Distance

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distance

1. Geometry
a. the length of the shortest line segment joining two points
b. the length along a straight line or curve
2. Horse racing
a. Brit a point on a racecourse 240 yards from the winning post
b. Brit any interval of more than 20 lengths between any two finishers in a race
c. US the part of a racecourse that a horse must reach in any heat before the winner passes the finishing line in order to qualify for later heats
3. go the distance Boxing to complete a bout without being knocked out
4. the distant parts of a picture, such as a landscape
5. middle distance
a. (in a picture) halfway between the foreground and the horizon
b. (in a natural situation) halfway between the observer and the horizon
6. Athletics relating to or denoting the longer races, usually those longer than a mile

Distance

 

distance in depth between servicemen, guns, vehicles, and subunits or units (ships) when formed in ranks, on the march (cruise), or in combat formation and also between aircraft when flying in formation or in a combat formation.


Distance

 

an important geometric concept whose meaning depends on the kind of entities for which it is defined. The distance between two points is the length of the line segment joining the points. The distance from a point to a line or a plane is the length of the perpendicular from this point to the line or plane. The distance between two parallel lines or planes is the length of a common perpendicular to the lines or planes. The distance between two nonintersecting nonparallel lines in space is equal to the distance between the parallel planes in which the lines lie—that is, the length of the line segment that joins the lines and is perpendicular to both.

distance

[′dis·təns]
(mathematics)
A nonnegative number associated with pairs of geometric objects.
The spatial separation of two points, measured by the length of a hypothetical line joining them.
For two parallel lines, two skew lines, or two parallel planes, the length of a line joining the two objects and perpendicular to both.
For a point and a line or plane, the length of the perpendicular from the point to the line or plane.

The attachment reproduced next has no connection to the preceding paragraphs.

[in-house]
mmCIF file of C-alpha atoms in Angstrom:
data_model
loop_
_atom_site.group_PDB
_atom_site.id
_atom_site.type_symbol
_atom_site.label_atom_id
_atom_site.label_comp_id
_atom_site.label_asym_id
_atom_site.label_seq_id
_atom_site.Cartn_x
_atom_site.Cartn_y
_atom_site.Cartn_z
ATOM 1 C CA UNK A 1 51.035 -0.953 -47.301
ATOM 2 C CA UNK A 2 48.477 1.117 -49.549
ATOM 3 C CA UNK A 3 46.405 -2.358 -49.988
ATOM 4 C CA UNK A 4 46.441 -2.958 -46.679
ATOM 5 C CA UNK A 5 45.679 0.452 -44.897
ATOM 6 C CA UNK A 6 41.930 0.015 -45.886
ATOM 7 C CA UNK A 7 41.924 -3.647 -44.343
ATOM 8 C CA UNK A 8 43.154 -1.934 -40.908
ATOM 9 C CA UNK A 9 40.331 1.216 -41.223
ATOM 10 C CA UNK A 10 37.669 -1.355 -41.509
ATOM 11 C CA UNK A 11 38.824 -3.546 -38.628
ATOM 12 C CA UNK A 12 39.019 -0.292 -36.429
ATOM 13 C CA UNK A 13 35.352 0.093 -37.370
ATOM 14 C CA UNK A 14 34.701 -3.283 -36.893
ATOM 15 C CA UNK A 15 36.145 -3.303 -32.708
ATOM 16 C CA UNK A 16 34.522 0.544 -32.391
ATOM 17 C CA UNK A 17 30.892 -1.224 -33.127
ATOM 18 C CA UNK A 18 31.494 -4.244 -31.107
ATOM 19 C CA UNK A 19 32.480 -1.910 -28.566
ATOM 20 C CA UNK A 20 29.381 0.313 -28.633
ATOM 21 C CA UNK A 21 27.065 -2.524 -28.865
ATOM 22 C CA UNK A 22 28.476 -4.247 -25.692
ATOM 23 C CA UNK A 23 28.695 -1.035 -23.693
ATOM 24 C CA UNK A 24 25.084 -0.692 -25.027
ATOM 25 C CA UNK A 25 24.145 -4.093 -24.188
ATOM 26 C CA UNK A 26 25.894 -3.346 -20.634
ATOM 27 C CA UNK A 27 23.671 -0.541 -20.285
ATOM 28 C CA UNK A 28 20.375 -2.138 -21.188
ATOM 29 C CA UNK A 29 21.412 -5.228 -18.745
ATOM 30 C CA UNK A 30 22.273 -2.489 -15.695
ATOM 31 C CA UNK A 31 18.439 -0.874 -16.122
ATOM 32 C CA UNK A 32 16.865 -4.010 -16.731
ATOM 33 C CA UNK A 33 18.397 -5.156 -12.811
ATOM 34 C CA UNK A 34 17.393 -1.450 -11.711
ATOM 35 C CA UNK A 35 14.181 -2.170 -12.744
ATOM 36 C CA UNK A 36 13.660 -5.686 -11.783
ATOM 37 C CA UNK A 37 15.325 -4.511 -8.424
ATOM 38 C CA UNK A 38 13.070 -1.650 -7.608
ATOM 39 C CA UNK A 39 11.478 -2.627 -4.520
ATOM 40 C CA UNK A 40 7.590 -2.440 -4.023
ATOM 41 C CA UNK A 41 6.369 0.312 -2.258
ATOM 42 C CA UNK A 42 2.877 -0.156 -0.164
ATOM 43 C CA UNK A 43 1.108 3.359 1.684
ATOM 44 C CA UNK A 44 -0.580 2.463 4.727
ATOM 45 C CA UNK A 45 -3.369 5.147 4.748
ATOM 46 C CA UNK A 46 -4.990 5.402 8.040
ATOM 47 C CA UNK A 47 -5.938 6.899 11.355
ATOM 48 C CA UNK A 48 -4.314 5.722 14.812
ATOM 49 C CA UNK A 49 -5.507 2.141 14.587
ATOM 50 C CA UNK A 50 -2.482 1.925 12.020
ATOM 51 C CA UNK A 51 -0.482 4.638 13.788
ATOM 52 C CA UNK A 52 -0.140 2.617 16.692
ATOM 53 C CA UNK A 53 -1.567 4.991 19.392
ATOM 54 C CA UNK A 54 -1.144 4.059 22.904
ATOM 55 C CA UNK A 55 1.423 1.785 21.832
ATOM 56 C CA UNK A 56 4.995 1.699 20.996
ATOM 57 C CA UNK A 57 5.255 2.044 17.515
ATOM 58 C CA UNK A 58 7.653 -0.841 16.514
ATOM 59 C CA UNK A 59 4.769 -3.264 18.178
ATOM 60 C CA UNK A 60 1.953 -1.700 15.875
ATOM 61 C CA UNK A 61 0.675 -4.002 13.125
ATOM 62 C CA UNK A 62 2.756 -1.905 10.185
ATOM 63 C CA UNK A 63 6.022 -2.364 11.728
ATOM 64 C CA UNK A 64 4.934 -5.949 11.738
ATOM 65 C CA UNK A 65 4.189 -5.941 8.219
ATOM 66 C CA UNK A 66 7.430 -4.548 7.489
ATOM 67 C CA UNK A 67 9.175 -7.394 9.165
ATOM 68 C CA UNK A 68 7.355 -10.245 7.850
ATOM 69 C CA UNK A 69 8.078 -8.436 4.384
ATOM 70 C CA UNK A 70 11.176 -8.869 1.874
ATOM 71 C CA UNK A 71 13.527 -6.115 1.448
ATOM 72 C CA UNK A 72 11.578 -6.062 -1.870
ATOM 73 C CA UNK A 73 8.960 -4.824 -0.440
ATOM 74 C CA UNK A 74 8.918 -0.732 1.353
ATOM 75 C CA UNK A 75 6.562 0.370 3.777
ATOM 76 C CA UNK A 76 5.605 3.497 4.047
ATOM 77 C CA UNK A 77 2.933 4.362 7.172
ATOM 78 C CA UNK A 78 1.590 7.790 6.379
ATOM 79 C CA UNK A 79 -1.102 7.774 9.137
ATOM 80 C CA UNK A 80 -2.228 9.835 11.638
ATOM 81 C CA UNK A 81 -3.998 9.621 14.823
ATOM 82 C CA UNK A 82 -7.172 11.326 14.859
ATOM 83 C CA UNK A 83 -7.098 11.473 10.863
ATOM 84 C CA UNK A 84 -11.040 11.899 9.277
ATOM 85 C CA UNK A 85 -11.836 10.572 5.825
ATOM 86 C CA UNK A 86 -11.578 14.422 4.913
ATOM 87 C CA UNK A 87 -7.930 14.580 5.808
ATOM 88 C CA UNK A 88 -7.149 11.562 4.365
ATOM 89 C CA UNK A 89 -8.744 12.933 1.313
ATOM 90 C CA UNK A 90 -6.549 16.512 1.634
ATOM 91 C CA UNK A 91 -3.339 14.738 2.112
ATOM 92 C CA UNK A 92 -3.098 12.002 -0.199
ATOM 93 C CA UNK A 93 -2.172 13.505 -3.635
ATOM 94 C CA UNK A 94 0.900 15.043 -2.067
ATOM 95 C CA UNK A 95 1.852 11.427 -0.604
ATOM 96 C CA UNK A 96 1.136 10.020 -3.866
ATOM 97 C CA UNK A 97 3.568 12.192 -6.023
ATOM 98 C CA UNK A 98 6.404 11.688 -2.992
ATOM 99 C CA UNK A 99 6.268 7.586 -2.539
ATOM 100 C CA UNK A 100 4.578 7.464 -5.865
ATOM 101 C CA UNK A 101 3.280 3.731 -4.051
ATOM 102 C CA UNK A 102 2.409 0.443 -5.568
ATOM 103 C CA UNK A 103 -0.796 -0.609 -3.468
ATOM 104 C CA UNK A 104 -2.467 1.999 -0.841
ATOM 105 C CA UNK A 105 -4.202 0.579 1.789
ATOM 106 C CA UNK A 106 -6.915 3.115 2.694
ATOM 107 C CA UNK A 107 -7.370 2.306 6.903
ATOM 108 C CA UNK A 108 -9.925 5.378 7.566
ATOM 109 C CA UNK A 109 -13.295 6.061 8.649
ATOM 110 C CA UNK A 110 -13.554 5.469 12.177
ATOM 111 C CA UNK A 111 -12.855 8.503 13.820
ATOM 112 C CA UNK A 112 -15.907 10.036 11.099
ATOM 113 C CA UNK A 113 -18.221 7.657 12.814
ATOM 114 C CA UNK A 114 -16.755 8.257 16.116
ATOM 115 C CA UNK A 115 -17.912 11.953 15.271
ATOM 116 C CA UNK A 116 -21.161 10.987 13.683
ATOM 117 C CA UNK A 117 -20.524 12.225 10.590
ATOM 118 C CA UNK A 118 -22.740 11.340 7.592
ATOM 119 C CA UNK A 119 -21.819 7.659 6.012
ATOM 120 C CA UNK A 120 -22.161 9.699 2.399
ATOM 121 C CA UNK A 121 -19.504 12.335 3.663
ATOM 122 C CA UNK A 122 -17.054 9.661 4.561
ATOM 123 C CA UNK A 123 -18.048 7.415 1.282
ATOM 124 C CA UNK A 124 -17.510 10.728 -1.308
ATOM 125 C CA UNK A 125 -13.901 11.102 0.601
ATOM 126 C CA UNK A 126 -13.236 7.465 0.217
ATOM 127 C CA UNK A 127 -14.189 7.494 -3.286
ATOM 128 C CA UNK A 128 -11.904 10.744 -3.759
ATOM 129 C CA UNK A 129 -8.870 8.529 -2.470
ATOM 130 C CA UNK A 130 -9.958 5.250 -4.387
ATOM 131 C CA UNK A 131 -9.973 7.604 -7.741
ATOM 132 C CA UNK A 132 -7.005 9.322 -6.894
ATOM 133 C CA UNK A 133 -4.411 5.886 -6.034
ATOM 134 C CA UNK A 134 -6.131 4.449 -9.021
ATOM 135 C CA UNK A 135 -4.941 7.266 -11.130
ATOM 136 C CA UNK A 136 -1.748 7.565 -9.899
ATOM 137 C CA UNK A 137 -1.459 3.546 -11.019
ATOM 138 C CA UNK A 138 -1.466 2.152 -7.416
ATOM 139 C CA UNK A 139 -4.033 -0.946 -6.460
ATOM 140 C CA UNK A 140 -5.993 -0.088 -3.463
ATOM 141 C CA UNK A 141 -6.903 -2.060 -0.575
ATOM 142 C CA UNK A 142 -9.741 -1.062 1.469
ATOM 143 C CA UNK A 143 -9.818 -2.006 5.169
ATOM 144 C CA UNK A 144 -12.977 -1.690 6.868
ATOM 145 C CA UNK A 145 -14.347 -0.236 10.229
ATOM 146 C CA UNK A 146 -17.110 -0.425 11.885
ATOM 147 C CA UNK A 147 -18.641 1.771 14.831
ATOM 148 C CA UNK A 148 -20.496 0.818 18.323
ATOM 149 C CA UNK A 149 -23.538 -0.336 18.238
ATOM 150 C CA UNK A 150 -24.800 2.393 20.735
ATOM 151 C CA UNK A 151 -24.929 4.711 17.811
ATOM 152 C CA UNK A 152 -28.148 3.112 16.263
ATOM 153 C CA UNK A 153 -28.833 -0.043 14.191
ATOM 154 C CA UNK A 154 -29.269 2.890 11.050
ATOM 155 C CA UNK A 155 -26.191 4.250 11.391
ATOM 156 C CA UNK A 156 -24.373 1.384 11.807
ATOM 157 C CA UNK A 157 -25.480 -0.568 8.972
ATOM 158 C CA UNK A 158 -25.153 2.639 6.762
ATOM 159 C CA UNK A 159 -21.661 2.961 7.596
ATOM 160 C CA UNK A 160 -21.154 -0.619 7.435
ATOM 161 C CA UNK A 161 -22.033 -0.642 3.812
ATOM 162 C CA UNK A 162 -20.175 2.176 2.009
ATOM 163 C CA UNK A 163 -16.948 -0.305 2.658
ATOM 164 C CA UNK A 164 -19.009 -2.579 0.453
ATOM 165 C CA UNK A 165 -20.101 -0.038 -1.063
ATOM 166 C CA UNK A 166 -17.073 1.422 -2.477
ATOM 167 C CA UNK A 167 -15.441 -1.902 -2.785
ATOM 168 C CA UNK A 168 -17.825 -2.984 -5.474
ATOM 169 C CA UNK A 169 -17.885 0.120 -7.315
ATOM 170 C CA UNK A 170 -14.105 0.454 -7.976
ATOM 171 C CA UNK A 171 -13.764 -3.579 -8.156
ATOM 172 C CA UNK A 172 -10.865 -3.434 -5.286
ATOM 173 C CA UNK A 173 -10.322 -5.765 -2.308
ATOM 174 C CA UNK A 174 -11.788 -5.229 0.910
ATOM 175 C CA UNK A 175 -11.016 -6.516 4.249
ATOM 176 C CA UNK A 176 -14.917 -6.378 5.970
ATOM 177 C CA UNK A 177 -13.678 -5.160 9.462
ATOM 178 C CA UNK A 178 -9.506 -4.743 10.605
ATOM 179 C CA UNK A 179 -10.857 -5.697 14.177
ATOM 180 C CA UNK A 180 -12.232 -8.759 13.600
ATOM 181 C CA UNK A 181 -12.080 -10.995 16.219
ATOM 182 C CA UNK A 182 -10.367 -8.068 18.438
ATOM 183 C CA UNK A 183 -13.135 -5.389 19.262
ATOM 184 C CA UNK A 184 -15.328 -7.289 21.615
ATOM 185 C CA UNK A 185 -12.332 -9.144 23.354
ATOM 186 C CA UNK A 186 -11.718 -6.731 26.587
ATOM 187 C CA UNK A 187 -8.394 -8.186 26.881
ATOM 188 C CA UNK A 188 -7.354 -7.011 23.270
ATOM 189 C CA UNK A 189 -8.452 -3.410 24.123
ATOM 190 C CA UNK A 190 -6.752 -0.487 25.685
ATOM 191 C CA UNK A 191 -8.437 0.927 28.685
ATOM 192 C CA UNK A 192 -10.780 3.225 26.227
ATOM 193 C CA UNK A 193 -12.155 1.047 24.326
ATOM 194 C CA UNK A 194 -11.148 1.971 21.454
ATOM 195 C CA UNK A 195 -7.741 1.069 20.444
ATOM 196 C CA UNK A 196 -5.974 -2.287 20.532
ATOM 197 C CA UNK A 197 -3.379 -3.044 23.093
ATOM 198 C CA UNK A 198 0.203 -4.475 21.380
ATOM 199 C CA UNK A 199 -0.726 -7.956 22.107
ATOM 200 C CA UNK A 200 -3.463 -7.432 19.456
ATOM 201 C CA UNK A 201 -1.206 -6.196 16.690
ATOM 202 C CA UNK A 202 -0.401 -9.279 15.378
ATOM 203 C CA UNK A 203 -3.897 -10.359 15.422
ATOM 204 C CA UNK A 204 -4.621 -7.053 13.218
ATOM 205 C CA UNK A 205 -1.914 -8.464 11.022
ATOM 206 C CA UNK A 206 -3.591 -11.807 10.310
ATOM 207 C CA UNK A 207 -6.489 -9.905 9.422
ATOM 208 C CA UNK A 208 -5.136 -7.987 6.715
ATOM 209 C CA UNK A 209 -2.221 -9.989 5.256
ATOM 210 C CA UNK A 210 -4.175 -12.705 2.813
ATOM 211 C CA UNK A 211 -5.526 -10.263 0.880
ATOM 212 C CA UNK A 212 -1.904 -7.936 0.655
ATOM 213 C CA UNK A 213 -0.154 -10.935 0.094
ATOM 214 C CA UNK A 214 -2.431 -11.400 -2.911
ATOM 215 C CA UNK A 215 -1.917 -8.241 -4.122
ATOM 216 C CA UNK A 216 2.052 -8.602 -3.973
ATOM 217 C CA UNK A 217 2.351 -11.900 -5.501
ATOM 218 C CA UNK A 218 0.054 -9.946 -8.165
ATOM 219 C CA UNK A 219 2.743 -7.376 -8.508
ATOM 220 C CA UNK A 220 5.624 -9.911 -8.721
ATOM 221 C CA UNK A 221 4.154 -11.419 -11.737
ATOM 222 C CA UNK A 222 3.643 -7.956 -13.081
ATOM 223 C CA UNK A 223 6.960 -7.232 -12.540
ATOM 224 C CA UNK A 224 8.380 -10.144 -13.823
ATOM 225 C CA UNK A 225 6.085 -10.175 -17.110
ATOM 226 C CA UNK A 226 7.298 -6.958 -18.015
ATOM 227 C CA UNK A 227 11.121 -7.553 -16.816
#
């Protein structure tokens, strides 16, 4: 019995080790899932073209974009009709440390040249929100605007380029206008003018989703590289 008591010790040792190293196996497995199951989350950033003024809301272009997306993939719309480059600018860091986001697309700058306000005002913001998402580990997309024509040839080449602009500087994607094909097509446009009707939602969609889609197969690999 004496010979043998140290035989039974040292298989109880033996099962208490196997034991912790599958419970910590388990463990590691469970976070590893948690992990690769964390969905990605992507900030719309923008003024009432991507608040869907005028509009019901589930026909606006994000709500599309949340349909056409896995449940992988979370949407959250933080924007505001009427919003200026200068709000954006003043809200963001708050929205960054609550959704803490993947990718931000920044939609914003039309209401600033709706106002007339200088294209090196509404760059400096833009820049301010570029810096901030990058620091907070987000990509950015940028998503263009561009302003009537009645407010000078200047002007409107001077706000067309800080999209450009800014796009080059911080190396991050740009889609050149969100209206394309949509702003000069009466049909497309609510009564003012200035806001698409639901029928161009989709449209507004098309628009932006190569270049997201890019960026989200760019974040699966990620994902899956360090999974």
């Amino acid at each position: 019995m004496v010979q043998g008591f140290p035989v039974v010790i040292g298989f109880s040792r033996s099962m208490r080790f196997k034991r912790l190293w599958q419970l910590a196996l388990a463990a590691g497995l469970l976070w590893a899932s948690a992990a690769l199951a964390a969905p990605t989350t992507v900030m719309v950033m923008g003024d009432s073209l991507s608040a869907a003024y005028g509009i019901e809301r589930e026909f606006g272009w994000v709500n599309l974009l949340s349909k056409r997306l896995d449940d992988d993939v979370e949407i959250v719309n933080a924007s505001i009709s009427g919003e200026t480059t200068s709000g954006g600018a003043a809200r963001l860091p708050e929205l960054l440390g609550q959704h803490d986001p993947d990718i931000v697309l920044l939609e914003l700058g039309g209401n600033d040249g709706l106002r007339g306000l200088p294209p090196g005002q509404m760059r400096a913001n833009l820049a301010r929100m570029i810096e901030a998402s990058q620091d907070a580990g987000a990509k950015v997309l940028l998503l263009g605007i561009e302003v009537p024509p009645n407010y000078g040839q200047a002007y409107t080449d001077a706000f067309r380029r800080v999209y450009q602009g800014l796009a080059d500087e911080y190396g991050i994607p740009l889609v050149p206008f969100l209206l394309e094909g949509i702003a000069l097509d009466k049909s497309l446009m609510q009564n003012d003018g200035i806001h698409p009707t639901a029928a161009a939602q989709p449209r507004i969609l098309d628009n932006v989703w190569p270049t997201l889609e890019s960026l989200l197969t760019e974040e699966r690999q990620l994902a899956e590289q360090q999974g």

(mechanics)
The spatial separation of two points, measured by the length of a hypothetical line joining them.
References in classic literature ?
For a single instant his searching and yet wary glance met the wondering look of the other, and then changing its direction, partly in cunning, and partly in disdain, it remained fixed, as if penetrating the distant air.
The old farmers gathered together their families in their wagons, and were heard for some time rattling along the hollow roads, and over the distant hills.
They have likewise discovered two lesser stars, or satellites, which revolve about Mars; whereof the innermost is distant from the centre of the primary planet exactly three of his diameters, and the outermost, five; the former revolves in the space of ten hours, and the latter in twenty-one and a half; so that the squares of their periodical times are very near in the same proportion with the cubes of their distance from the centre of Mars; which evidently shows them to be governed by the same law of gravitation that influences the other heavenly bodies.
a Relentless fate, an endless woe; Don Quixote's tears are on the flow, And all for distant Dulcinea Del Toboso.
Far away to the southeast, marking the quiet, we heard the Martians hooting to one another, and then the air quivered again with the distant thud of their guns.
Dear Ripple, do not go, for you can never reach that distant place: some harm most surely will befall; and then how shall we live, without our dearest, gentlest Spirit?
The tables were arranged in a cleared space of the woods, shut in by the surrounding trees, except where a vista opened eastward, and afforded a distant view of the Great Stone Face.
Some were lying among the herbage, others roaming in their unbounded pastures, while many were engaged in fierce contests like those already described, their low bellowings reaching the ear like the hoarse murmurs of the surf on a distant shore.
Near the close of exceedingly warm day, I was sitting, book in hand, at an open window, commanding, through a long vista of the river banks, a view of a distant hill, the face of which nearest my position had been denuded by what is termed a land-slide, of the principal portion of its trees.
From Genoa the run to Leghorn will be made along the coast in one night, and time appropriated to this point in which to visit Florence, its palaces and galleries; Pisa, its cathedral and "Leaning Tower," and Lucca and its baths, and Roman amphitheater; Florence, the most remote, being distant by rail about sixty miles.
They were sitting in the little, stuffy parlor when the distant chugging of an approaching automobile caught their attention.
Then came the distant report of a shot, and our troops could be seen hurrying to the crossing.